Different Growth Strategies for Firms Aiming to Become Market Leaders

All firms aim to become market leaders and be the dominant player in their chosen niche and space. Towards this, they actualize some strategies aimed at seizing the market and grab market share.

However, not all firms succeed, and hence, the so-called “Holy Grail” (the quest for perfection and mastery) eludes most firms.

For instance, though firms such as Yahoo in the Internet space were dominant players once, they lost the race to become market leaders due to some factors such as not anticipating the changing market trends and the shifting consumer preferences.

Even Microsoft with its much vaunted innovative and inventive strategies missed the Smartphone and Mobile Computing revolution that resulted in it being relegated to secondary and tertiary places in this niche.

Vertical and Horizontal Integration: The Example of Reliance

So, what should firms do to capture market share and be the Alpha player in their chosen niche?

To start with, they can undertake consolidation and integration which means that they can choose to aim for scale and size and then bludgeon the competition with their sheer size and ability to have deep pockets meaning that they can outspend their rivals.

This is the strategy that the Indian Oil and Petrochemical conglomerate, Reliance, adopted with regards to its launch of mobile and telecommunications offering under the banner of Jio.

This happened recently wherein Reliance with its ability to outspend the competition due to it using some of the profits from its other ventures to plow them into Jio leaving the competition gasping for breath.

Indeed, Reliance is also an example of how Vertical and Horizontal Integration strategies work in the real world.

Before we discuss what vertical and horizontal integration are, it is important to note that firms who are in one business can consolidate by expanding into all the allied and ancillary businesses around the concentric circles of their core competencies.

Thus, vertical integration happens when firms such as Reliance who are into the oil and gas exploration market enter into upstream niches such as refining, processing, retailing, and allied sectors. Indeed, vertical integration means that firms expand and grow into all the secondary and tertiary sectors that are associated with their core business.

The Example of Amazon

Taking the discussion further, Amazon with its recent acquisition of Whole Foods is another example of how vertical and horizontal integration happens.

Consider a grocery shop and then imagine what would happen if the grocer expanded into growing foods, farming, distribution, and even doorstep delivery.

Now imagine if this grocer acquires or expands into clothing stores, toys, gadgets, and the like.

Thus, the former is an example of vertical integration and the latter is an example of horizontal integration. Both Reliance and Amazon are highly successful examples of how vertical and horizontal integration happen in the real world.

Failures of Diversification and Integration

Having said that, this does not mean that mere expansion and integration always pay off. For instance, the Murugappa Group in India diversified into allied and non-allied sectors over and above its core competency, and this eventually led to its downsizing and selling off some of its businesses as External Consultants such as McKinsey felt that it had moved far away from its core competency.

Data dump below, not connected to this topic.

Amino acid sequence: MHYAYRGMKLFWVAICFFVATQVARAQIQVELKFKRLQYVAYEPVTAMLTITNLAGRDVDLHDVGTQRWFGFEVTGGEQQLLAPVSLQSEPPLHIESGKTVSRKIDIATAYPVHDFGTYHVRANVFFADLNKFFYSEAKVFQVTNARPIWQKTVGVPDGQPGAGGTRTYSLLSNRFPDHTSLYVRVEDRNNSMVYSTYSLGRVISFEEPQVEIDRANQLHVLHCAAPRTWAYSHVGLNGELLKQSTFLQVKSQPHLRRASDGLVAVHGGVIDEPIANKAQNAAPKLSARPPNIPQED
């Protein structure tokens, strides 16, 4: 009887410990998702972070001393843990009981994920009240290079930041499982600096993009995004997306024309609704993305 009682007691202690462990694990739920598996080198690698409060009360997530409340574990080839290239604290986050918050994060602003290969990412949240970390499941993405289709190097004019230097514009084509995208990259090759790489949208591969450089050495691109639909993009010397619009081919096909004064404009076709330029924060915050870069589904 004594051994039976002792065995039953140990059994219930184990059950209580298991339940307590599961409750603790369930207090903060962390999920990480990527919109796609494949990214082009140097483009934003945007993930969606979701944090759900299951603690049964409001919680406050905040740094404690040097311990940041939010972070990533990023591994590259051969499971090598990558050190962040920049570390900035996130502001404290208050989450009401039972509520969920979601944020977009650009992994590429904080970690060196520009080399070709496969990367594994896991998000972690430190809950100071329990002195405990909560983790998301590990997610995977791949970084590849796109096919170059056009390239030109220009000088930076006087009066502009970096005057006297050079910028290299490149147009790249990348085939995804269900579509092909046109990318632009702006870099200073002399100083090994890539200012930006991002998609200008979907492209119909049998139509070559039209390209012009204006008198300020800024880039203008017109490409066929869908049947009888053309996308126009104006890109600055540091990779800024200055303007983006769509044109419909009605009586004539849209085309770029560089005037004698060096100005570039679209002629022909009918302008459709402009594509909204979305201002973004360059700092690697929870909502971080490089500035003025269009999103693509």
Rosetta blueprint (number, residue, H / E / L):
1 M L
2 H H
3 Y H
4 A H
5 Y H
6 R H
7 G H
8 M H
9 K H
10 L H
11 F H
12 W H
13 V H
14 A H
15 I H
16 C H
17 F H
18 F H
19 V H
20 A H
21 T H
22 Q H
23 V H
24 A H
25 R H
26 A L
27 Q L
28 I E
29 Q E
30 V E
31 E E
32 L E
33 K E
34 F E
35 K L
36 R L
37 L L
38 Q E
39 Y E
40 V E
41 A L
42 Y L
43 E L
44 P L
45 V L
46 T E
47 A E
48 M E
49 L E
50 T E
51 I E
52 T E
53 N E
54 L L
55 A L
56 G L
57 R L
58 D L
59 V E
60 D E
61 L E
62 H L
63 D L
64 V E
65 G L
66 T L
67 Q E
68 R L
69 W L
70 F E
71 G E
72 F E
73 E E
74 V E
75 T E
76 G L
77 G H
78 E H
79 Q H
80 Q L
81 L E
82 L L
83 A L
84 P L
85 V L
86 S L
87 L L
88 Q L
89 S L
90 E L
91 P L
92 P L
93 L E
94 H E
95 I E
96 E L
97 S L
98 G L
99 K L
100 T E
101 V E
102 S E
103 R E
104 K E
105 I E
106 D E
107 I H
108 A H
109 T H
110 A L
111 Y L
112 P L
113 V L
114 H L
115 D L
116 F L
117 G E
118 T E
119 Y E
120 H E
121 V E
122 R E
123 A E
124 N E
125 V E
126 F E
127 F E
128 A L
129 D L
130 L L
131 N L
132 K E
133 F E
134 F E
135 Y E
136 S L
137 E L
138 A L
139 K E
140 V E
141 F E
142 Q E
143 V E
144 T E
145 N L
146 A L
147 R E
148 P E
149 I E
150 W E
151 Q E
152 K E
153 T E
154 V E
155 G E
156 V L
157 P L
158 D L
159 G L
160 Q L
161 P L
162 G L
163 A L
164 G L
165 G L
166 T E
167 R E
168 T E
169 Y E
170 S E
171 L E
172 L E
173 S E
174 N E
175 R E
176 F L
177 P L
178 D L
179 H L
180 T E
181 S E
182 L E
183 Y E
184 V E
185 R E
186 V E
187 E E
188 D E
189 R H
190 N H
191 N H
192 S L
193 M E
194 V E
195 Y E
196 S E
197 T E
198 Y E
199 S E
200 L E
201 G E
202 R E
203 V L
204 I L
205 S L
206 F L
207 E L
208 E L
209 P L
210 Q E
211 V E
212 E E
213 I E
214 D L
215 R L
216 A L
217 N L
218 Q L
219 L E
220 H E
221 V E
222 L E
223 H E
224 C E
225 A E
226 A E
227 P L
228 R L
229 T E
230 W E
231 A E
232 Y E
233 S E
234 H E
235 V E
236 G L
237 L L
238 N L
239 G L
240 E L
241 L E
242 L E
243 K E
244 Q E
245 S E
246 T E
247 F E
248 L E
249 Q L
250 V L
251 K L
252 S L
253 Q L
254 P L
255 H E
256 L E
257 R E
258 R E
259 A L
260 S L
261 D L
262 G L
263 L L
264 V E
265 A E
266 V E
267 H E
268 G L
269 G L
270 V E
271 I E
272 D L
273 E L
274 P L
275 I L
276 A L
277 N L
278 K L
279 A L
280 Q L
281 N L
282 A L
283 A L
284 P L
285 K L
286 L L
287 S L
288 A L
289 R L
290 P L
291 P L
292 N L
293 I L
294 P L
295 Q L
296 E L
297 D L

Indeed, the lesson here is that firms can integrate vertically and horizontally as long as there are complementarities between its core business and the businesses it is expanding into.

This can be seen in the way firms such as Unilever and Proctor and Gamble always make sure that they do not “stray” too much away from their core competency of FMCG or Fast Moving Consumer Goods.

Synergies and Efficiencies

In addition, firms can always consolidate their operations and become bigger to ensure that they outsmart the competition with sheer size.

This is the strategy employed by firms such as Apple and Infosys wherein because of their sheer size; they can “stay in the hunt” and “outlast” their peers as they have ample cash reserves and the scale and the size needed for longevity.

Indeed, the adage that “bigger is better” works in business though it might not work in terms of environmental and ecological concerns. Humor aside, the fact is that as long as firms know what they are doing, they can always be counted upon to deliver.

The clear insight that one gets is that synergies from the integration of different and discrete businesses and efficiencies of scale from size or the benefits of the returns from “economies of scale” should be ensured for firms to become dominant players.

Synergies or the term used to refer to the gains from integration and consolidation due to complementarities and supplementary benefits from integrating different businesses and the efficiencies from the economies of scale or the gains from scale and size should never be discounted.

Organic and Inorganic Growth

Firms can also grow organically and inorganically meaning that they can grow naturally through any of the strategies discussed until now or they can also acquire other firms and take over smaller firms or merge with bigger firms thus growing inorganically.

Each firm or business must adopt particular growth strategies depending on their specific business and market trends and circumstances.

There is no one right way to growth and the most successful of firms ensure market dominance by sensing and intuiting what works and what does not work in their case.


To conclude, everyone loves growth, and as we have discussed so far, there are many ways to grow and more often than not, it depends on the leaders and the visionaries who are in charge of the firms to use their acumen to decide on a particular strategy.

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